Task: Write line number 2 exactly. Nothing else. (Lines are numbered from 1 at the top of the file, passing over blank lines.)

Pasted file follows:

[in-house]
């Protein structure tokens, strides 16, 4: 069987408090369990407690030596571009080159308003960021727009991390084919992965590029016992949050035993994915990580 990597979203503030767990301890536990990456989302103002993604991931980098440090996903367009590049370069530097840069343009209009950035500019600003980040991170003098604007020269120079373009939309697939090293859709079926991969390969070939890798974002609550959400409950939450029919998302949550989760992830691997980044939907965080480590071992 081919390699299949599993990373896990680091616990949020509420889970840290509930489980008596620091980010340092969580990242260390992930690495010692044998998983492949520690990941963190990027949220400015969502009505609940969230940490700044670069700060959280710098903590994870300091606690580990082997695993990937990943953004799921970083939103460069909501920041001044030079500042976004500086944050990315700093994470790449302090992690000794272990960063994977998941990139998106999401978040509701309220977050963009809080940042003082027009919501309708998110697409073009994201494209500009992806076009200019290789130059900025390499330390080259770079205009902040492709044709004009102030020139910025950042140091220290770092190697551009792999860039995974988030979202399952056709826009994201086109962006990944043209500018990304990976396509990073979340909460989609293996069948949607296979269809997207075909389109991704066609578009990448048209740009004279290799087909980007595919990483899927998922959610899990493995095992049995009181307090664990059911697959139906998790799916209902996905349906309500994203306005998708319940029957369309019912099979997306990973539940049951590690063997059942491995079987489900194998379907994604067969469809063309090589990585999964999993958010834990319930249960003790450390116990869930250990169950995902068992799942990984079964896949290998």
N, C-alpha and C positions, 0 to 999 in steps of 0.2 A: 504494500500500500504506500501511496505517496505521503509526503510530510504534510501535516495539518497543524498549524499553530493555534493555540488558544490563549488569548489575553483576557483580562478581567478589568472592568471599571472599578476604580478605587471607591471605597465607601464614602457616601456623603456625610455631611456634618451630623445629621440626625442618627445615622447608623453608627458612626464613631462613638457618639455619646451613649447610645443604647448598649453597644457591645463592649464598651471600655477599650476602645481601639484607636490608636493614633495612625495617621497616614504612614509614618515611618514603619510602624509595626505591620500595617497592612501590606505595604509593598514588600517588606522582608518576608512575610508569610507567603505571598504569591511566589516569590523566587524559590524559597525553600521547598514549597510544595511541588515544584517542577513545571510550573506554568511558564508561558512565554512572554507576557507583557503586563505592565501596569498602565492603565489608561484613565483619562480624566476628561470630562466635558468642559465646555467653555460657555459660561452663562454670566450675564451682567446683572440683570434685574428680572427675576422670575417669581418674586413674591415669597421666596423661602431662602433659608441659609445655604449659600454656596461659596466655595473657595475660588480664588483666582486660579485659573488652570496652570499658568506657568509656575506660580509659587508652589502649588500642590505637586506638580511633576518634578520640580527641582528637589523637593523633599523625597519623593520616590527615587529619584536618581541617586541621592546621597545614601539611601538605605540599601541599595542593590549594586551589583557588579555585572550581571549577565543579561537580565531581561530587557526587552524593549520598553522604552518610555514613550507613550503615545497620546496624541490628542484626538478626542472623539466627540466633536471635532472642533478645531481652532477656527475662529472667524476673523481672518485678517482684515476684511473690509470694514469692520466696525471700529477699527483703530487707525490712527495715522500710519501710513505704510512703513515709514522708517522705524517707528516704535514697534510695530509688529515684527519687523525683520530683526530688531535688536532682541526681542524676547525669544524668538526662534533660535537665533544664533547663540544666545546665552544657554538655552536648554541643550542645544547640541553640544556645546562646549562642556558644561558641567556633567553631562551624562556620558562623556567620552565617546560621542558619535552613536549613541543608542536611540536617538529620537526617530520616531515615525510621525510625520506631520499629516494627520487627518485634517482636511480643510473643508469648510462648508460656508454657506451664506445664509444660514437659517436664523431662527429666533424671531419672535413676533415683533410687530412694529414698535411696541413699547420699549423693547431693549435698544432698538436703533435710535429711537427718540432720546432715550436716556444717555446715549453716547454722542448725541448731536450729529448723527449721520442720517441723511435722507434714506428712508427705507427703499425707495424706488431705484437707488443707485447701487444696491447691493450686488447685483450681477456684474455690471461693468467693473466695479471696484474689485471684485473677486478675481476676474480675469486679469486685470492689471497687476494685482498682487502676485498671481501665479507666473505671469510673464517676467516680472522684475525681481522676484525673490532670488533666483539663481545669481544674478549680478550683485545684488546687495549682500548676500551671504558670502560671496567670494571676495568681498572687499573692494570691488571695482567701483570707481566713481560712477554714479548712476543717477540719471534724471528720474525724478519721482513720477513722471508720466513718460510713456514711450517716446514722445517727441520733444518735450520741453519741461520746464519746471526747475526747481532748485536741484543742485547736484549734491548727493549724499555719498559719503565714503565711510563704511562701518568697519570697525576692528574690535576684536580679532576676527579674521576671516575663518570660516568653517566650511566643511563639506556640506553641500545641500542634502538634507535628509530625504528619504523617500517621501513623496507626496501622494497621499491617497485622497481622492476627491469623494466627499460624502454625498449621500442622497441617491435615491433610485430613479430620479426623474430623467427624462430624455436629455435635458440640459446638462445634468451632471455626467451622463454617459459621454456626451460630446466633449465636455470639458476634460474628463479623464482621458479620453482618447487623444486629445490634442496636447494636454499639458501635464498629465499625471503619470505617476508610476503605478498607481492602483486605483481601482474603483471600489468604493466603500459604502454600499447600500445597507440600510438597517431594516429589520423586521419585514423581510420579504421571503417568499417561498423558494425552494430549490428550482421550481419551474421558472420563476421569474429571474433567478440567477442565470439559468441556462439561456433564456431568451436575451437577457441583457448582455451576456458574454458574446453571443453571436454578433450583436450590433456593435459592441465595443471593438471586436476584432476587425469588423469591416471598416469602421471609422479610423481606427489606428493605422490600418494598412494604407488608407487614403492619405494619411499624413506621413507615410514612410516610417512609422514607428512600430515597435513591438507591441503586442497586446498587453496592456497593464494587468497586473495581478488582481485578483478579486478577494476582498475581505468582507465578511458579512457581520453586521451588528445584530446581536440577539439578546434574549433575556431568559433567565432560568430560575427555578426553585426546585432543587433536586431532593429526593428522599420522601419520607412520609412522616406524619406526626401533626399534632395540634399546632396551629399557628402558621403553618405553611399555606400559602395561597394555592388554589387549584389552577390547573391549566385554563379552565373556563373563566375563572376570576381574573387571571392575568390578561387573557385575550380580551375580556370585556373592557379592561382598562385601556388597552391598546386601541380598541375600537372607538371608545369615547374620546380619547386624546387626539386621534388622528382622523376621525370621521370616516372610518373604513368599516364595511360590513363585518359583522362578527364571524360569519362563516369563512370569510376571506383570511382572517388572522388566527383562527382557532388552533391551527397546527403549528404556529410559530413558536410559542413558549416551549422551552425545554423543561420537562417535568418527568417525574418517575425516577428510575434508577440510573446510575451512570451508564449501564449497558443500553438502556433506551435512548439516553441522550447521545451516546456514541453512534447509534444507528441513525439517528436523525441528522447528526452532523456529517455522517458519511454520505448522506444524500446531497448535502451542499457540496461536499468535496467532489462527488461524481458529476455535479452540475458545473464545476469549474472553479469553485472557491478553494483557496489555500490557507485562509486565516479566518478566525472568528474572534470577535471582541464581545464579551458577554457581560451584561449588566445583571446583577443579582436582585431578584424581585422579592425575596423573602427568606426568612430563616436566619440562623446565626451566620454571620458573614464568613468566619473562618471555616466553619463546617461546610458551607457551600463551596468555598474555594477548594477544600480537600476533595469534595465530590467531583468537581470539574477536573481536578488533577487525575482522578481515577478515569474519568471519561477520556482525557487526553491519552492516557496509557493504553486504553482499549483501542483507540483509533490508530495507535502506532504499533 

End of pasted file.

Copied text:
């Protein structure tokens, strides 16, 4: 069987408090369990407690030596571009080159308003960021727009991390084919992965590029016992949050035993994915990580 990597979203503030767990301890536990990456989302103002993604991931980098440090996903367009590049370069530097840069343009209009950035500019600003980040991170003098604007020269120079373009939309697939090293859709079926991969390969070939890798974002609550959400409950939450029919998302949550989760992830691997980044939907965080480590071992 081919390699299949599993990373896990680091616990949020509420889970840290509930489980008596620091980010340092969580990242260390992930690495010692044998998983492949520690990941963190990027949220400015969502009505609940969230940490700044670069700060959280710098903590994870300091606690580990082997695993990937990943953004799921970083939103460069909501920041001044030079500042976004500086944050990315700093994470790449302090992690000794272990960063994977998941990139998106999401978040509701309220977050963009809080940042003082027009919501309708998110697409073009994201494209500009992806076009200019290789130059900025390499330390080259770079205009902040492709044709004009102030020139910025950042140091220290770092190697551009792999860039995974988030979202399952056709826009994201086109962006990944043209500018990304990976396509990073979340909460989609293996069948949607296979269809997207075909389109991704066609578009990448048209740009004279290799087909980007595919990483899927998922959610899990493995095992049995009181307090664990059911697959139906998790799916209902996905349906309500994203306005998708319940029957369309019912099979997306990973539940049951590690063997059942491995079987489900194998379907994604067969469809063309090589990585999964999993958010834990319930249960003790450390116990869930250990169950995902068992799942990984079964896949290998």